Photo by Athena Pajer
The COVID-19 pandemic continues and it’s up to individual professors to decide how they want to deliver their course material for the Fall 2020 semester. For many, it has been a difficult choice.
Some instructors have decided to teach exclusively online, while others are preparing for the heightened safety measures required of hybrid or face-to-face classes. Professors are trying to develop teaching methods that will work for everyone without sacrificing the quality of in-person instruction.
“We need to realize that education may never look the way it did before the pandemic,” Dr. Carmella Braniger, an English professor, said. “This means we need to start accepting the reality of online/hybrid courses, and we need to adjust our expectations for what learning really does look like now in the 20th year of the 21st century.”
For Braniger, learning in 2020 looks virtual. She made the decision to teach her classes exclusively online after surveying her students. In their responses, the majority of her students said they prefer face-to-face instruction over remote learning, but they also had concerns. Some students indicated that they would be less willing to take safety measures, and others expressed anxiety about possibly infecting their classmates.
While Braniger values face-to-face instruction, she believes that teaching her classes online will eliminate the safety concerns. She feels that this will also accommodate students who might be dealing with COVID-related challenges.
“My final decision to move online has 100 percent to do with safety,” Braniger said. “But my decision is also pedagogically sound. By having synchronous Zoom sessions for all my classes, I will save precious instruction time that might otherwise be spent enforcing safety rules or repeating information missed by speaking through masks. By going online, I accommodate all kinds of students: those who may become ill, those who don’t want to wear masks or clean desks, those who are at risk, those who need extra time on task, etc.”
But for other professors, the ideal delivery method is not so clear. Corey Seapy, Millikin’s Director of Bands, feels that some of his classes are nearly impossible to teach online. He points to last semester’s Wind Ensemble season as an example; because of the difficulty of performing ensemble music remotely, the season was cut short. With this in mind, Seapy plans to deliver in-person instruction for his Wind Ensemble and Conducting courses.
“Unfortunately, musical simultaneity involving more than two people is still impossible over the internet,” Seapy said. “Because of this, there is no remote scenario that even comes close to approximating the skills we develop in those two courses. If I felt like there was any way to provide my students with a meaningful ensemble or conducting education online then my approach to these courses would be very different this semester.”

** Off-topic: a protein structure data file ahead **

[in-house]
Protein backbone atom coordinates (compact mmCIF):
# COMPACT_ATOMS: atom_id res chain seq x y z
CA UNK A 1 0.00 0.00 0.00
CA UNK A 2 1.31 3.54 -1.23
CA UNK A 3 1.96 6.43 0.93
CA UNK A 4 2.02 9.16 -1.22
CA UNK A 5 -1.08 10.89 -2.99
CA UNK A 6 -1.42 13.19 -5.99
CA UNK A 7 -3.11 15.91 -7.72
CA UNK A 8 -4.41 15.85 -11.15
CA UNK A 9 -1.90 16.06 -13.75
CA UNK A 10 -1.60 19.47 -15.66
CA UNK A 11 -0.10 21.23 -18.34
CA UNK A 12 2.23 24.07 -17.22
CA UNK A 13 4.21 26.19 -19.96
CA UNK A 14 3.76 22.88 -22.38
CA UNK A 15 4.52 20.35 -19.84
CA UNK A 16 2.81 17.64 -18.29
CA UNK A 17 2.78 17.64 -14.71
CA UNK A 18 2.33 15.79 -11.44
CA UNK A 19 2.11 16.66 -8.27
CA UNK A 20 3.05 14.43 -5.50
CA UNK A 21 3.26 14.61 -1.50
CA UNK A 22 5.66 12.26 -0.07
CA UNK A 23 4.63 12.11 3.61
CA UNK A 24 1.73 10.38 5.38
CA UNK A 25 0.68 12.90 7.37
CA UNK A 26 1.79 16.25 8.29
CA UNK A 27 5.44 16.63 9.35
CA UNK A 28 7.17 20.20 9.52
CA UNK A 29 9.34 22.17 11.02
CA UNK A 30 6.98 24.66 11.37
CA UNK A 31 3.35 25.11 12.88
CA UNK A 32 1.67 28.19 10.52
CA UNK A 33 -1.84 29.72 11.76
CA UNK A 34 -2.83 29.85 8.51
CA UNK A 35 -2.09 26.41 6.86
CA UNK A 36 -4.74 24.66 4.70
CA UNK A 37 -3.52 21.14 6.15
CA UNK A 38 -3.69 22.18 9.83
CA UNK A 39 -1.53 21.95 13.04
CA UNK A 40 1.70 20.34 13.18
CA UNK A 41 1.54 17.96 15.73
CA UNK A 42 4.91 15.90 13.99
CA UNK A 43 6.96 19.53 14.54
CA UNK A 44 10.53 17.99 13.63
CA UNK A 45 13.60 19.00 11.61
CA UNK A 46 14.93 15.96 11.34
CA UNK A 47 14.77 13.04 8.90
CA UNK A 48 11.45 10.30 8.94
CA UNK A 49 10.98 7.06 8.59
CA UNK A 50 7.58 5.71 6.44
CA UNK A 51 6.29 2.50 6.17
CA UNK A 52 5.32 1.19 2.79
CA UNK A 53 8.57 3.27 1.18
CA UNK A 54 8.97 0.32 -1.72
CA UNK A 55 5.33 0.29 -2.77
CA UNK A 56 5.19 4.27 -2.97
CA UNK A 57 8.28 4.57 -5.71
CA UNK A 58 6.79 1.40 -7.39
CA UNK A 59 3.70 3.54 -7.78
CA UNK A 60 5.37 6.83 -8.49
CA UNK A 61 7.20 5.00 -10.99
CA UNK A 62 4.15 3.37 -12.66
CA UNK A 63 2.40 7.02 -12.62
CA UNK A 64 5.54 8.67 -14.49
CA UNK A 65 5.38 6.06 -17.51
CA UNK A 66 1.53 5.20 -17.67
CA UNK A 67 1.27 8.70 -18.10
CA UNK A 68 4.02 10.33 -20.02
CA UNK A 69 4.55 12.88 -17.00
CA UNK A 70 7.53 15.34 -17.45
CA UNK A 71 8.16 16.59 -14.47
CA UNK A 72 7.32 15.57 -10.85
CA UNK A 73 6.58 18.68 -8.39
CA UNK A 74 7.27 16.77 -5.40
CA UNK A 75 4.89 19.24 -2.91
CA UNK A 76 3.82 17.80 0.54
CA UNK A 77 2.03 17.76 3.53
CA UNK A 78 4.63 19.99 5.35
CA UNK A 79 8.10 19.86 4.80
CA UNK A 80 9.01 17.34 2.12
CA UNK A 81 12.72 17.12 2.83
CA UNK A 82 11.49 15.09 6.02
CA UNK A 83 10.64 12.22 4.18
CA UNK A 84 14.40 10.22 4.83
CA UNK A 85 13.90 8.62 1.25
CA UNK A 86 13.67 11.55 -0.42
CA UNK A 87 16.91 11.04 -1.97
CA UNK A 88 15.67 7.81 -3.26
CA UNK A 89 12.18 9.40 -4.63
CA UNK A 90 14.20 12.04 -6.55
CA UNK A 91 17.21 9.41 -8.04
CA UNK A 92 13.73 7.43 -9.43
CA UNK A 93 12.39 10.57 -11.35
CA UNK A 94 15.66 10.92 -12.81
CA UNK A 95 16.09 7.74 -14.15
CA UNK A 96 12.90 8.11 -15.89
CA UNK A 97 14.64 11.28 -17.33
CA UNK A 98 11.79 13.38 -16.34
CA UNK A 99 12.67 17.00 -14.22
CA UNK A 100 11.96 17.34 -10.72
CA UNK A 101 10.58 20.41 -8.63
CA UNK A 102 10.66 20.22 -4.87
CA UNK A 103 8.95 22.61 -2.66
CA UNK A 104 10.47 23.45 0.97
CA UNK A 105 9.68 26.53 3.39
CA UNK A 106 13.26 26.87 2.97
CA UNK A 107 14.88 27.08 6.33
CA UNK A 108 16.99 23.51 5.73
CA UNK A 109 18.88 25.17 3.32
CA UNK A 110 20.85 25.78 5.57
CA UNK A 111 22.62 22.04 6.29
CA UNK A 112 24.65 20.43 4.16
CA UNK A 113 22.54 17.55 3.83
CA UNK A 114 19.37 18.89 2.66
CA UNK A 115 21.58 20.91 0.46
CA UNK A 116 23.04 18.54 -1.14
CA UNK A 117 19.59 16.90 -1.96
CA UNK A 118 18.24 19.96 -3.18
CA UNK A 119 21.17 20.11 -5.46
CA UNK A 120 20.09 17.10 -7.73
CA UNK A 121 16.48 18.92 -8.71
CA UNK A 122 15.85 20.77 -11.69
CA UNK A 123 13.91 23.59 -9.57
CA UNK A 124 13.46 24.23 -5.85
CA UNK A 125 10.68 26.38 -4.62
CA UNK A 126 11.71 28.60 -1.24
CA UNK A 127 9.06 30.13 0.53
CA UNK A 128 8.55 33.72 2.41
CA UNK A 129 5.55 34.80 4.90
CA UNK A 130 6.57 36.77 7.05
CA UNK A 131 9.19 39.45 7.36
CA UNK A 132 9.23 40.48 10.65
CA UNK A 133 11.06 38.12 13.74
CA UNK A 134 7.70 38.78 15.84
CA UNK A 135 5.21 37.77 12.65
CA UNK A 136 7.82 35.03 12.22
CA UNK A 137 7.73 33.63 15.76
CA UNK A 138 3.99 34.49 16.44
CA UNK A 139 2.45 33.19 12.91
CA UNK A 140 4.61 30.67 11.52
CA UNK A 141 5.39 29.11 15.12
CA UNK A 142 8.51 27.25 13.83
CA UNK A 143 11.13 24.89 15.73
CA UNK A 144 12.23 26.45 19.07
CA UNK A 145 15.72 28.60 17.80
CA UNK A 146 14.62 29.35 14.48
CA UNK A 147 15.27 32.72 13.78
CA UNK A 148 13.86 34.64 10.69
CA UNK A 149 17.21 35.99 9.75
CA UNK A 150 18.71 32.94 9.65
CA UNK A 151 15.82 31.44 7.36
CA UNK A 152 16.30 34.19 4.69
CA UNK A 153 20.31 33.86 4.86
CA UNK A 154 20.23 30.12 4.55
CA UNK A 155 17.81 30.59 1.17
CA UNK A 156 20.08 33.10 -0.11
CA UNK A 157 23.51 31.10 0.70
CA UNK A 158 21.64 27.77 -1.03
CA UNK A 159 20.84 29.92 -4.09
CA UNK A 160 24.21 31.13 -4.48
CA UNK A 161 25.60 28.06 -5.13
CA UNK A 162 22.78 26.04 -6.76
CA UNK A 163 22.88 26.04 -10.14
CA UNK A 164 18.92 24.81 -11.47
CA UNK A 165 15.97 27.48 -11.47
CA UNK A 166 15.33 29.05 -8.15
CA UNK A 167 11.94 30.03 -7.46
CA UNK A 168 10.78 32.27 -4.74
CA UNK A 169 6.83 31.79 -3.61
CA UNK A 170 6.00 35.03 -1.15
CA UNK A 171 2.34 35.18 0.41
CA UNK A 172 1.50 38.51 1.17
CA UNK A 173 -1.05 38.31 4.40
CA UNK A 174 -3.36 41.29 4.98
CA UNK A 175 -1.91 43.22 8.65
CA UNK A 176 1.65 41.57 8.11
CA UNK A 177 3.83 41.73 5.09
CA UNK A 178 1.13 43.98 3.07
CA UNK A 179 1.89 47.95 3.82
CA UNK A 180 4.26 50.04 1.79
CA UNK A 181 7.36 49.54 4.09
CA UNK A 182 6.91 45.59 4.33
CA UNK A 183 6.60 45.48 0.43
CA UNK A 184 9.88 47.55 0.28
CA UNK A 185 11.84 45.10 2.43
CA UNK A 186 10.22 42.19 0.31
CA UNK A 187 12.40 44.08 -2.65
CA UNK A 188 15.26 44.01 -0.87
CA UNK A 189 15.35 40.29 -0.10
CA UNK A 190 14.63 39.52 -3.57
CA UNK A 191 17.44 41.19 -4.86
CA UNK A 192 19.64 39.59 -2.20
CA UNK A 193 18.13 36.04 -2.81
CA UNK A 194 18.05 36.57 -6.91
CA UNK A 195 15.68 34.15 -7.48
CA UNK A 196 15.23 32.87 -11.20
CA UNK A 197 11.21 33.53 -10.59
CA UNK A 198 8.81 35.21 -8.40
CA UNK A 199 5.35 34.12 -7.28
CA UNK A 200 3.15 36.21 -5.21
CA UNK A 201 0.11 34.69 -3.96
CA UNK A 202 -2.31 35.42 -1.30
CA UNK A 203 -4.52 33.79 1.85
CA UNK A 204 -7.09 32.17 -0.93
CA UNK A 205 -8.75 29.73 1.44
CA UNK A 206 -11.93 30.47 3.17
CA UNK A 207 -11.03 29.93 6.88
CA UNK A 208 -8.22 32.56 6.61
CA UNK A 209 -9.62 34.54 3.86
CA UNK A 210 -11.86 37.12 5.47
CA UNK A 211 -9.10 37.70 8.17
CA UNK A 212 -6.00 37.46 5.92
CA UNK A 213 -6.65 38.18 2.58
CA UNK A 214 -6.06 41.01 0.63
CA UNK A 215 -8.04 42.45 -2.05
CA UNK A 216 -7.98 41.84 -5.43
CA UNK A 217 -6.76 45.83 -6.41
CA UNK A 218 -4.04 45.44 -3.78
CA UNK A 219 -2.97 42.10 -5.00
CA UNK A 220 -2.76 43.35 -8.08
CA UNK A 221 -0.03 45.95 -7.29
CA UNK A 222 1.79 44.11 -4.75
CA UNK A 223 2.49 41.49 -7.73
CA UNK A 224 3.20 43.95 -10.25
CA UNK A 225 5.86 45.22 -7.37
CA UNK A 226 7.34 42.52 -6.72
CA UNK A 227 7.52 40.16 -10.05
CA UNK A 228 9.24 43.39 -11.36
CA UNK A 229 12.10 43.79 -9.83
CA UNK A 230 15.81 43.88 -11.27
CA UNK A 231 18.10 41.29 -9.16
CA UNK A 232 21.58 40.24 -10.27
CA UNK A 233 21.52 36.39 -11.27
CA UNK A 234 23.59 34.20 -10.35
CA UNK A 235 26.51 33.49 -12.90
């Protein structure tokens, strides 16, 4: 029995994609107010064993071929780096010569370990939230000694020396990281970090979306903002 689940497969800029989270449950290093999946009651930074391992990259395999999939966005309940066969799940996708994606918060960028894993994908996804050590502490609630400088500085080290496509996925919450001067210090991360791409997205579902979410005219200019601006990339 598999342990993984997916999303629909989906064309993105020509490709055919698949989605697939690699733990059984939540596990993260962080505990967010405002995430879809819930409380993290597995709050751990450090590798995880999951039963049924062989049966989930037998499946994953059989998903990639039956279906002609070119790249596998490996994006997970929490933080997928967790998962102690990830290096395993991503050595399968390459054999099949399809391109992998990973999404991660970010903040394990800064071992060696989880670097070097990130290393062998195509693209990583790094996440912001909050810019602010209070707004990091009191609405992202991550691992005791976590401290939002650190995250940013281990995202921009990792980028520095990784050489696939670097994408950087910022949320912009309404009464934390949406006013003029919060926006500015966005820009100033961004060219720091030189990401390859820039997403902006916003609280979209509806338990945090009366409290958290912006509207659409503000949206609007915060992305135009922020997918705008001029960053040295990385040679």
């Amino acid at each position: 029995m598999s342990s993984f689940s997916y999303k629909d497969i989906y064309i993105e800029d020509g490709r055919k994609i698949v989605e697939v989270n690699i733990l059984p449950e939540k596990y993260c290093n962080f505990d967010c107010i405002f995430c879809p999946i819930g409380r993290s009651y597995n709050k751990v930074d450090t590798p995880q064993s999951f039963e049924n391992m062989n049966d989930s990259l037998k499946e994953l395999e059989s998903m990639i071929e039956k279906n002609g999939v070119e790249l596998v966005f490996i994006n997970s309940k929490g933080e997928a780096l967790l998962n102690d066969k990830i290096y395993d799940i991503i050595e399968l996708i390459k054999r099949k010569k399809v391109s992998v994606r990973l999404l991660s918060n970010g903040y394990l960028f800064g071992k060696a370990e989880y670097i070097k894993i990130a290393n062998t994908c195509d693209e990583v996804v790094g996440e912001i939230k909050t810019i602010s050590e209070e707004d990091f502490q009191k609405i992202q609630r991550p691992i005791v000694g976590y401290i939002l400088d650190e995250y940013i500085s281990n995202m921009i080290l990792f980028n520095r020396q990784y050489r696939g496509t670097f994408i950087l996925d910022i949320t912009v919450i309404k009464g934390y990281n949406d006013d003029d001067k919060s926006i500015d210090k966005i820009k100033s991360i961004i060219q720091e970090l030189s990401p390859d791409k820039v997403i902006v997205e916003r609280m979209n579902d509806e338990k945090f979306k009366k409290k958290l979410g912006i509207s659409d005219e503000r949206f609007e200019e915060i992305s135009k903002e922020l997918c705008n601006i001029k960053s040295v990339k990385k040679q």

To accommodate students and comply with safety measures, Seapy has developed an extensive plan for his in-person classes that includes wearing masks, splitting into smaller groups, and shortening rehearsals.
“My absolute number one priority is the health and safety of the incredible student musicians I get to work with,” Seapy said.
Even though Seapy will offer face-to-face instruction for some of his courses, he believes that students shouldn’t feel obligated to attend in-person classes if they aren’t comfortable doing so. He has plans for students who have opted to take his classes remotely.
Other professors are taking a hybrid approach to their courses.
Paris Barnes, a Chemistry professor, will break up his classes into smaller groups and utilize both online methods and face-to-face instruction. He will offer some in-person office hours, and he is planning one day a week where small groups of students can meet in the classroom to discuss the lecture. But he will also upload lectures to YouTube and engage with students over Zoom and other online platforms.
“I came to my decisions through consulting with colleagues at Millikin and at other universities,” Barnes said. “Although the best educational opportunities come from in-person synchronous teaching that includes active learning, I knew that would be a near-impossible task this fall.”
Like Seapy, some of Barnes’s classes are difficult to teach remotely. Last spring, he found that labs were nearly impossible to approximate online, so he plans for students to meet face-to-face in groups this fall. Barnes believes that hands-on experience is important in a lab setting, but he will also provide an option for students who can’t attend in-person instruction.
As the semester begins, Barnes encourages students to reach out to him about any concerns or challenges they face as a student during the pandemic. Braniger emphasizes the importance of self-care and compassion this semester, and she urges students to heed the safety measures that are in place. Students are also expected to support one another, albeit from a safe distance.
Despite these unique challenges, Seapy has confidence in the Millikin community as we adjust to learning differently this semester.
“This pandemic continues to be so difficult for so many people in so many different ways,” Seapy said. “As we look toward a new year at Millikin, all of us should continually ask ourselves how we can safely and creatively support one another as we work together toward our goals. In some cases, these goals, expectations, and timelines will have to be modified, but this is ‘performance learning’ in and of itself – life can be unpredictable even under ‘normal’ circumstances! … If everyone in our community is on board, I think we’ll give ourselves the best chance we have at getting through whatever comes our way these next few months.”
Classes start on August 24th.